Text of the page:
First I'll talk about the non-pork items on the plate and then move my way around to each of the pork preparations. Besides the trio of pork, the plate also contained a cheddar chive spoon bread and sautéed kale. Both items were a nice touch and while distinctly different from the pork items, helped to tie the entire plate together. The kale had been spiced with a bit of pepperocino (red pepper flakes) which gave each bite a bit of spicy kick. The spoon bread was quite moist and the flavor of the cheddar cheese came through quite easily.
The first preparation of pork was the tenderloin:
I tasted the sauce by itself and it tasted of apples, which would make sense because apples and pork have an affinity for each other. The menu had said that the tenderloin was rhubarb glazed and while I didn't get a distinct flavor of rhubarb, there was a hint of sourness to the outside of the pork. I had ordered the pork to be cooked medium and that was exactly how it arrived. Overall, this was a delicious component of the dish.
Next up was the pork belly:
Served with what tasted to me like a tamarind based sauce, the pork belly was certainly cooked long enough for all of the connective tissue to break down. While this pork component was good, it wasn't great. The meat was just a tad dry and while the sauce helped, it couldn't make up that much ground. The spice rub that had been used on the crispy exterior added a lovely depth of flavor and savoriness to the dish.
The final pork component of the plate was the Root Beer-Chili Glazed Ribs:
Not sure what to expect from a "root beer" sauce, I tried a bit of the sauce on the plate first. Outstanding! The root beer flavor was there, but just barely. The chili heat was nicely balanced with the sweet and the salt. I bit into a rib to discover nearly fall-of-the-bone meat which was enhanced, but not overpowered, by the sauce. I was concerned with using my hands to eat this part of the meal since the rest of the plate was definitely knife and fork. However, my server confirmed my choice when she checked in on us and told me that I absolutely should be eating them with my hands. I am not normally a rib person, but I can tell you that I could've eaten an entire rack of these ribs, especially paired with the root beer chili sauce.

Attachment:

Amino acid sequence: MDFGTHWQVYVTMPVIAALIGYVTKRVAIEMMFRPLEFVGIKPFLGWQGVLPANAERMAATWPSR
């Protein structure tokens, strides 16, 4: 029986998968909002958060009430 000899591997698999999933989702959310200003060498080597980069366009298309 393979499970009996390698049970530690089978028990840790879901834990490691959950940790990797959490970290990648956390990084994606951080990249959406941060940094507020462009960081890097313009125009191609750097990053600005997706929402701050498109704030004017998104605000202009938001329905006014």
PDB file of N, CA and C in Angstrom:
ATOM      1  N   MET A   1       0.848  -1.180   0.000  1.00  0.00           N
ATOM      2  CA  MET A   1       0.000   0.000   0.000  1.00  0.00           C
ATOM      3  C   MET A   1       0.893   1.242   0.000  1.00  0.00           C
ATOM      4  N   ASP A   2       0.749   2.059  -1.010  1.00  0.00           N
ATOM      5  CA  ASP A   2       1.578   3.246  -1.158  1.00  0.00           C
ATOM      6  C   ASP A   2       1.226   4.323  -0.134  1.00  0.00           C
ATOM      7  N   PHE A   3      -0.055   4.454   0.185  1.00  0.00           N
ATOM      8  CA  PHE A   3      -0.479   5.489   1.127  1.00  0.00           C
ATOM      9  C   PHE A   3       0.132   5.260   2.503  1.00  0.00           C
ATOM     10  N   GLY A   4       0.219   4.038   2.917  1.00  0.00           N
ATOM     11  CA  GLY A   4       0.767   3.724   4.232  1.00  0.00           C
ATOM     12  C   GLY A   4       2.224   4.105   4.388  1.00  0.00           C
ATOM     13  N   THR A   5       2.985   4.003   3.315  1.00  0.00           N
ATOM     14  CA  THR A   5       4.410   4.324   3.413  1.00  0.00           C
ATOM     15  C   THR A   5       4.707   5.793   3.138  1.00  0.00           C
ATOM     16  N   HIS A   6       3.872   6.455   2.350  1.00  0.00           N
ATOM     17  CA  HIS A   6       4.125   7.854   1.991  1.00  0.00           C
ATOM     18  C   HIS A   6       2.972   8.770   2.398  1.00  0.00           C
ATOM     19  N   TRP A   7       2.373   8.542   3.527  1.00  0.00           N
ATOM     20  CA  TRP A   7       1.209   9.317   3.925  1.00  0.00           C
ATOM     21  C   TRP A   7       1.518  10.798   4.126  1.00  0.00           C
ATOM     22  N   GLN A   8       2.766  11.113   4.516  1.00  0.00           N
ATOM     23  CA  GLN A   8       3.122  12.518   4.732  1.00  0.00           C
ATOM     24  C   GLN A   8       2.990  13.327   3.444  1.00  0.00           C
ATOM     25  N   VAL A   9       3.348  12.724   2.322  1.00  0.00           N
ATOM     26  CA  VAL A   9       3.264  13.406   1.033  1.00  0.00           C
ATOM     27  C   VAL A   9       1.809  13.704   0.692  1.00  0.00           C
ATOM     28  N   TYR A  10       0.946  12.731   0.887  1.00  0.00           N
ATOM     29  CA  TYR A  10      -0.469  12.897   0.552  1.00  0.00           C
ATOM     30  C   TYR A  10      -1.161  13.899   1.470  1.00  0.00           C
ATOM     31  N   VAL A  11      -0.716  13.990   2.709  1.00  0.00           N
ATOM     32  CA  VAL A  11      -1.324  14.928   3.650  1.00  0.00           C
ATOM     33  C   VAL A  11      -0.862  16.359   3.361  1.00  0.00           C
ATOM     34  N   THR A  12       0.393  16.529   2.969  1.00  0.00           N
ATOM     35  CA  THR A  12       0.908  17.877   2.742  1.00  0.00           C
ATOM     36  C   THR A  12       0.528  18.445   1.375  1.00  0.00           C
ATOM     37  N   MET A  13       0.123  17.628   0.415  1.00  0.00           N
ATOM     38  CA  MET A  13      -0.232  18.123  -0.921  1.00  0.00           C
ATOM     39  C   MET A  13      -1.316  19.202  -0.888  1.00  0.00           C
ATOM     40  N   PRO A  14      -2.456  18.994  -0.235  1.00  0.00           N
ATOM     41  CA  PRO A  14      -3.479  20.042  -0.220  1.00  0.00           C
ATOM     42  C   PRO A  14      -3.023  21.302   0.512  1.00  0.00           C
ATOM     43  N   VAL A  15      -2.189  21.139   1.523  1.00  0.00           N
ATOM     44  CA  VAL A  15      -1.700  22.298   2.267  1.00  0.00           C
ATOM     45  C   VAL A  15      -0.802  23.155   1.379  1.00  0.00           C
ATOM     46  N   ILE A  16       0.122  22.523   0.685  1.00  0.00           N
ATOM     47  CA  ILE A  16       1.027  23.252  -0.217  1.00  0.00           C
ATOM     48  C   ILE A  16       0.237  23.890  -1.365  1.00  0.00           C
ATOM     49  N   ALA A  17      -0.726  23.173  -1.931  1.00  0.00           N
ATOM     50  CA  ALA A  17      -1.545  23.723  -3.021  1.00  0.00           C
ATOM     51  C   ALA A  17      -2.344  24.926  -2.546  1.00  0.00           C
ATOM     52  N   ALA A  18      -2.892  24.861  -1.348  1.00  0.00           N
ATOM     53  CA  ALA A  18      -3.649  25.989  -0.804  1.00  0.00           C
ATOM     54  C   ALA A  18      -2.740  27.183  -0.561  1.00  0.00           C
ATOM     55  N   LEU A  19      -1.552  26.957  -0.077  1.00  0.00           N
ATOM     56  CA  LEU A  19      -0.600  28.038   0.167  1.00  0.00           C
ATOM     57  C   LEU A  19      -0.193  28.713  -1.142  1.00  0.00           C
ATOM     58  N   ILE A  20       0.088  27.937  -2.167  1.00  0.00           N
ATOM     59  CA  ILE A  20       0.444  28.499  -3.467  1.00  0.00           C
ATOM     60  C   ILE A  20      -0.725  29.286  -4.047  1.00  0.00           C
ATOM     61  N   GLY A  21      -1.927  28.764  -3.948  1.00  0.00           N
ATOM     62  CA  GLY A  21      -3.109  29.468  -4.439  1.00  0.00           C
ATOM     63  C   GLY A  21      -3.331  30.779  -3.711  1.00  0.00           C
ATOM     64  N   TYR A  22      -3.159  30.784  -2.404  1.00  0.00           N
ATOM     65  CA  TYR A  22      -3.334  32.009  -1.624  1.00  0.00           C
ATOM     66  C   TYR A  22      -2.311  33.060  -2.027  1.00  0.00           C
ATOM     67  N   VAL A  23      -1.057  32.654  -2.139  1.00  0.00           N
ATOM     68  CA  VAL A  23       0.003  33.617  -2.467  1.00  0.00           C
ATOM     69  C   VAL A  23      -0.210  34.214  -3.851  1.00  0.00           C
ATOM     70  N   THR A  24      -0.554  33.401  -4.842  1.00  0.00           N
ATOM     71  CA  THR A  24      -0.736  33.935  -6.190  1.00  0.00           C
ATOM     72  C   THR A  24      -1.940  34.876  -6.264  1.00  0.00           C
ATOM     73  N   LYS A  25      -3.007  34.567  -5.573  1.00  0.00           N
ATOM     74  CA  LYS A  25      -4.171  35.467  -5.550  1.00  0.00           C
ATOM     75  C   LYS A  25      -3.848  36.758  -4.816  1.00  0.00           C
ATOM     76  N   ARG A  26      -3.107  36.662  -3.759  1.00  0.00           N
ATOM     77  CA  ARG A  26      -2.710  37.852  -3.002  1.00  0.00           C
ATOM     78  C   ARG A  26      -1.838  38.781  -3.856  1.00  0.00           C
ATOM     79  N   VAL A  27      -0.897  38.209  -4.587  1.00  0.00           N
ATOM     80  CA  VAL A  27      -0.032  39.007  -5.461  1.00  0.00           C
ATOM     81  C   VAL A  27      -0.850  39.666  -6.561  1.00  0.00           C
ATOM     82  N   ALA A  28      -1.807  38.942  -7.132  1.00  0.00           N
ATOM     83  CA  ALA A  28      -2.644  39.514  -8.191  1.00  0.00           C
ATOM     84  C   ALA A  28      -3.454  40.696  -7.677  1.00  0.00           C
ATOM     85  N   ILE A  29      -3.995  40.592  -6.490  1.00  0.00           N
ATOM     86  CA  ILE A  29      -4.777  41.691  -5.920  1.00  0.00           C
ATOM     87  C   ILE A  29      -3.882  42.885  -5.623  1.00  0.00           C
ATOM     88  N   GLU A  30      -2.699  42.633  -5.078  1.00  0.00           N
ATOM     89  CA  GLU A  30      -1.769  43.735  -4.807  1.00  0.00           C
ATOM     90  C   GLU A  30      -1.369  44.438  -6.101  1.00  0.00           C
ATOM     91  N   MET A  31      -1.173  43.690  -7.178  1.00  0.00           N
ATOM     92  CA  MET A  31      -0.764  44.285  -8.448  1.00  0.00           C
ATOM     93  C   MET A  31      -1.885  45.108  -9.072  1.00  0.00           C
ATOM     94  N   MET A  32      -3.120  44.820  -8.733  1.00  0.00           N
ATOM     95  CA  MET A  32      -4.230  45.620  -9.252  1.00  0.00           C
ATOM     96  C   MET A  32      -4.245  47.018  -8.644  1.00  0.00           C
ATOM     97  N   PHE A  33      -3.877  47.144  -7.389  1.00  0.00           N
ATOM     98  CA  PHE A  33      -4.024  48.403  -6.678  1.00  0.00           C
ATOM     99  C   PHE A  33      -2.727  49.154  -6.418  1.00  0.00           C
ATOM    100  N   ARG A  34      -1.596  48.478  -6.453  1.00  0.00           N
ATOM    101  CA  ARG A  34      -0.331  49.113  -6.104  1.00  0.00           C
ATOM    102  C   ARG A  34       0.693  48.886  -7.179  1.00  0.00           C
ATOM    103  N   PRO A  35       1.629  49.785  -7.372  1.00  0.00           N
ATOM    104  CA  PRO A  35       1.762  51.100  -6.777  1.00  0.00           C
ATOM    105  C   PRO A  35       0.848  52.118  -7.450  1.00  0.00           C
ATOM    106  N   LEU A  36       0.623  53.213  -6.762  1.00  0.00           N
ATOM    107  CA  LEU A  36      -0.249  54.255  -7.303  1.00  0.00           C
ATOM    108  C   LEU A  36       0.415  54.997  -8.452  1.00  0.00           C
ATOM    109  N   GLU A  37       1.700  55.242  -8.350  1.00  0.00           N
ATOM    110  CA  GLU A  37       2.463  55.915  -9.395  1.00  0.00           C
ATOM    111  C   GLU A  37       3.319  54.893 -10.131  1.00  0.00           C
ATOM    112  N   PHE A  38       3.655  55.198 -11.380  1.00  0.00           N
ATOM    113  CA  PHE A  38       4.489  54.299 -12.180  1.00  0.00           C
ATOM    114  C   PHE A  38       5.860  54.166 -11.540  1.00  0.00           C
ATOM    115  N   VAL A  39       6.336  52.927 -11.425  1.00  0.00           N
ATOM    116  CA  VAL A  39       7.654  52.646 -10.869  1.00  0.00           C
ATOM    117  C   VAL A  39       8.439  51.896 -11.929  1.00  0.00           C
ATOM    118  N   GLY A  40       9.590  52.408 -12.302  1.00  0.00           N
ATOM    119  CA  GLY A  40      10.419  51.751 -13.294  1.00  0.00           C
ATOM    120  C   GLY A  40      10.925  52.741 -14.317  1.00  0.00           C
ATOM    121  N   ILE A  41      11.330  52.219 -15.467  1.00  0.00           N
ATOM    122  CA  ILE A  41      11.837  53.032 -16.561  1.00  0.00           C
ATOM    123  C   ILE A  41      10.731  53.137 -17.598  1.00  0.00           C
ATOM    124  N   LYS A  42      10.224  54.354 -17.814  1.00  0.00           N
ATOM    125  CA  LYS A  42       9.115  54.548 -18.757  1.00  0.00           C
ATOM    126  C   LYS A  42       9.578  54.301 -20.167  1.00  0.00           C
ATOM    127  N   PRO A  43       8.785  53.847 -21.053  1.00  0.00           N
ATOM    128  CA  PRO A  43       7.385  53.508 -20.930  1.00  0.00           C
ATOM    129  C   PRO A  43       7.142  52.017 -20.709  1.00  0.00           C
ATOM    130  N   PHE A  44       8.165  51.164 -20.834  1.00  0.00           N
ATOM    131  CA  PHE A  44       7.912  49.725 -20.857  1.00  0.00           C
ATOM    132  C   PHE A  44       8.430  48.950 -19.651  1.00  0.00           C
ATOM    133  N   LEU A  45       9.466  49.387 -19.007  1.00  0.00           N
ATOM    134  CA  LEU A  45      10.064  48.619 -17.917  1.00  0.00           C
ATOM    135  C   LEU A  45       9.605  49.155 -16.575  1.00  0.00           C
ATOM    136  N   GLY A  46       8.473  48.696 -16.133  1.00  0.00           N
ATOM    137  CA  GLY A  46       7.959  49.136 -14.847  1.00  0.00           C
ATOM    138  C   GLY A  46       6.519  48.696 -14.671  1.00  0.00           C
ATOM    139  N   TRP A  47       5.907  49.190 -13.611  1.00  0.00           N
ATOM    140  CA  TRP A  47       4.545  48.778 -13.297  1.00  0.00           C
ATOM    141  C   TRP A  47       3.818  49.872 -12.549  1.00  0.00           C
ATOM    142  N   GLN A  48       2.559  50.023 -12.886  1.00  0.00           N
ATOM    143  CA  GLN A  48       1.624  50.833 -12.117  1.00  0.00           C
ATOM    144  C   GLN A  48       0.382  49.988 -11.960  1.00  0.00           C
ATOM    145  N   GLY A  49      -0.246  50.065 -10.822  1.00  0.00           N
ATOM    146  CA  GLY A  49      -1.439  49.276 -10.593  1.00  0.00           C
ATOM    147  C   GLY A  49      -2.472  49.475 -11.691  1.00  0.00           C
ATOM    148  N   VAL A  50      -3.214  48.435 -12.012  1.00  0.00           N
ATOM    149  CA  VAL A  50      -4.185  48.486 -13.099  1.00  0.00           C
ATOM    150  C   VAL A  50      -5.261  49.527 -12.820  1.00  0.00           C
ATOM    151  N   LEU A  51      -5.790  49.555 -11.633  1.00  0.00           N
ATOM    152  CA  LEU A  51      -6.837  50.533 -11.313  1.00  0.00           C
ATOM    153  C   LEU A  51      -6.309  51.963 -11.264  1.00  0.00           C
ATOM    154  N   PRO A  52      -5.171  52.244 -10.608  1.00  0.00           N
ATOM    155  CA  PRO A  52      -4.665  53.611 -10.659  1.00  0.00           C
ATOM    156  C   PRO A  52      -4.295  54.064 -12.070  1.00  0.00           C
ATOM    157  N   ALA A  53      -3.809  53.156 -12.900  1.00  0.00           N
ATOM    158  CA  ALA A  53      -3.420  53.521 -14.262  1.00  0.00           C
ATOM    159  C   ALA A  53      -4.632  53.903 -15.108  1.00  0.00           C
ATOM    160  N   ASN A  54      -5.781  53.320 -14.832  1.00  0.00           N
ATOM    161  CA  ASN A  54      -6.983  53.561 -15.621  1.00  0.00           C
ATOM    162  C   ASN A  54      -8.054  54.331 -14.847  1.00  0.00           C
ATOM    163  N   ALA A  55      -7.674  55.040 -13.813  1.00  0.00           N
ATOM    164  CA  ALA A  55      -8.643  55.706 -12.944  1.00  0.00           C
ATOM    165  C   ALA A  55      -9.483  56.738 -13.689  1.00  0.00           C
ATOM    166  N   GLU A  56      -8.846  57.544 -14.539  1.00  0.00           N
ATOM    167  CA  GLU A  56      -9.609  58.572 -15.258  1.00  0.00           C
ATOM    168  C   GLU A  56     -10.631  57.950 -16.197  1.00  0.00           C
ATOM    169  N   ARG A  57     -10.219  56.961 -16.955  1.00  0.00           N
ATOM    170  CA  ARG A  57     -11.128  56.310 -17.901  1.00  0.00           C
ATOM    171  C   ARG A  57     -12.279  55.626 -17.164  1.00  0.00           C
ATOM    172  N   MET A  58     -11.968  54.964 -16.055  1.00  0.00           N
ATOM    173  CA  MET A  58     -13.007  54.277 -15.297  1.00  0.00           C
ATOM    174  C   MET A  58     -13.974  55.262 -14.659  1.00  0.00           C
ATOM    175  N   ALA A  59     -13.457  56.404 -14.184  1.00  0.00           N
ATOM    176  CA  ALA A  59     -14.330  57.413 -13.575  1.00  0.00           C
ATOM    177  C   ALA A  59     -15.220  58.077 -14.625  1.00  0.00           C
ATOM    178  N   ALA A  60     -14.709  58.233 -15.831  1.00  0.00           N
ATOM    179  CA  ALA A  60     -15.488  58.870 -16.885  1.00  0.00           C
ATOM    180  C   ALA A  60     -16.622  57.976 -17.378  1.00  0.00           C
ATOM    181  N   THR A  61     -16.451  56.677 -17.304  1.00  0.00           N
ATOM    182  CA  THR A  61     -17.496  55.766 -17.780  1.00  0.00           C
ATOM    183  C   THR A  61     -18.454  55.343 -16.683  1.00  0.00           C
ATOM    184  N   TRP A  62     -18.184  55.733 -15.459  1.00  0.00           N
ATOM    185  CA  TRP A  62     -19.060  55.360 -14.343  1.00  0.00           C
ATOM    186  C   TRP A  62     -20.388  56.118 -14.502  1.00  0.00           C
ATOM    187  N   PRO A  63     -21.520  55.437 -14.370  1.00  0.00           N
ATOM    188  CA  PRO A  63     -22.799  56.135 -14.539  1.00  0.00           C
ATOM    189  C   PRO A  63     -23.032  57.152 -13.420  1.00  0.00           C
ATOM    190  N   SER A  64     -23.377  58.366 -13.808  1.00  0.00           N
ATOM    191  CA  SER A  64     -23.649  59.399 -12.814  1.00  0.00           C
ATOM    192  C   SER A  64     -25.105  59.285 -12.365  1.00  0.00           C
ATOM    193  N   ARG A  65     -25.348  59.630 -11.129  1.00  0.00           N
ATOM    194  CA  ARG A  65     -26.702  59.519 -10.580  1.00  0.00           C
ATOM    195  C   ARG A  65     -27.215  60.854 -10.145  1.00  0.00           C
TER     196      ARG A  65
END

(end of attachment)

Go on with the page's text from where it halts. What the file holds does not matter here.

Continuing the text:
After finishing our entrées, I was entirely too full to think about ordering a dessert, but apparently Mike was lured in by the fresh seasonal berries on a shortcake with organic, barely sweetened whipped cream:
While I don't normally include pictures of items I don't try myself, Mike did allow me to have a taste and I have to say it was as lovely and refreshing as I figured it would be. Composed of a trio of blackberries, raspberries, and blueberries, the only component Mike didn't find particularly inspiring was the shortcake. He felt it was too close to something he would find at Bob Evans. Having worked at Bob Evans during high school as a line cook, I can assure you that on this point, we disagreed.
I am so happy to have finally had a chance to try out this marvelous little eatery on Cleveland's near west side in Ohio City. Both Mike and I had a great dinner and even though Mike isn't really into the whole locally sourced food scene, I am glad to see that I have another option when I want to dine out at a restaurant whose chef understands the need to offer local and sustainable menu items. The fact that the food was prepared well and tasted fantastic just makes me want to return soon and return often. I highly recommend you check out Flying Fig restaurant and if you can swing it, dine al fresco on the sidewalk. On a cool summer evening, it's the only way to dine.